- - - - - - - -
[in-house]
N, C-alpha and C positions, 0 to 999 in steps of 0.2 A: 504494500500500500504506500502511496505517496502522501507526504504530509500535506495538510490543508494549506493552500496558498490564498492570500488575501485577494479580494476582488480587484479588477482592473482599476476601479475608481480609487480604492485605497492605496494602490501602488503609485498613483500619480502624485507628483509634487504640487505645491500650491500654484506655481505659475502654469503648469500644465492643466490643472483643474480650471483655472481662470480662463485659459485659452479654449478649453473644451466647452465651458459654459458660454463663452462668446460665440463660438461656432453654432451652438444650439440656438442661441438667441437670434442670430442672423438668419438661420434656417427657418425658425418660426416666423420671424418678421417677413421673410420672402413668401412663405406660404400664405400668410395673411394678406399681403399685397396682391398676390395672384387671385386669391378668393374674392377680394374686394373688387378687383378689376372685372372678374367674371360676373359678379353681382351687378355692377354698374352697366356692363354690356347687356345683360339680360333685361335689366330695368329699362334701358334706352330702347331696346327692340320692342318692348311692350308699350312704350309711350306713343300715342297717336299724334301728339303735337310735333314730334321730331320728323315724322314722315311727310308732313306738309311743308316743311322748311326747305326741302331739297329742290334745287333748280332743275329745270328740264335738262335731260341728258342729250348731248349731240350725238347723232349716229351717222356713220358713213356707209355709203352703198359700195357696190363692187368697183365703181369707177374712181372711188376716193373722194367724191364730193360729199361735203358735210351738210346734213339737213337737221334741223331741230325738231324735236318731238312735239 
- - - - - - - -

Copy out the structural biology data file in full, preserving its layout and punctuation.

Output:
[in-house]
N, C-alpha and C positions, 0 to 999 in steps of 0.2 A: 504494500500500500504506500502511496505517496502522501507526504504530509500535506495538510490543508494549506493552500496558498490564498492570500488575501485577494479580494476582488480587484479588477482592473482599476476601479475608481480609487480604492485605497492605496494602490501602488503609485498613483500619480502624485507628483509634487504640487505645491500650491500654484506655481505659475502654469503648469500644465492643466490643472483643474480650471483655472481662470480662463485659459485659452479654449478649453473644451466647452465651458459654459458660454463663452462668446460665440463660438461656432453654432451652438444650439440656438442661441438667441437670434442670430442672423438668419438661420434656417427657418425658425418660426416666423420671424418678421417677413421673410420672402413668401412663405406660404400664405400668410395673411394678406399681403399685397396682391398676390395672384387671385386669391378668393374674392377680394374686394373688387378687383378689376372685372372678374367674371360676373359678379353681382351687378355692377354698374352697366356692363354690356347687356345683360339680360333685361335689366330695368329699362334701358334706352330702347331696346327692340320692342318692348311692350308699350312704350309711350306713343300715342297717336299724334301728339303735337310735333314730334321730331320728323315724322314722315311727310308732313306738309311743308316743311322748311326747305326741302331739297329742290334745287333748280332743275329745270328740264335738262335731260341728258342729250348731248349731240350725238347723232349716229351717222356713220358713213356707209355709203352703198359700195357696190363692187368697183365703181369707177374712181372711188376716193373722194367724191364730193360729199361735203358735210351738210346734213339737213337737221334741223331741230325738231324735236318731238312735239 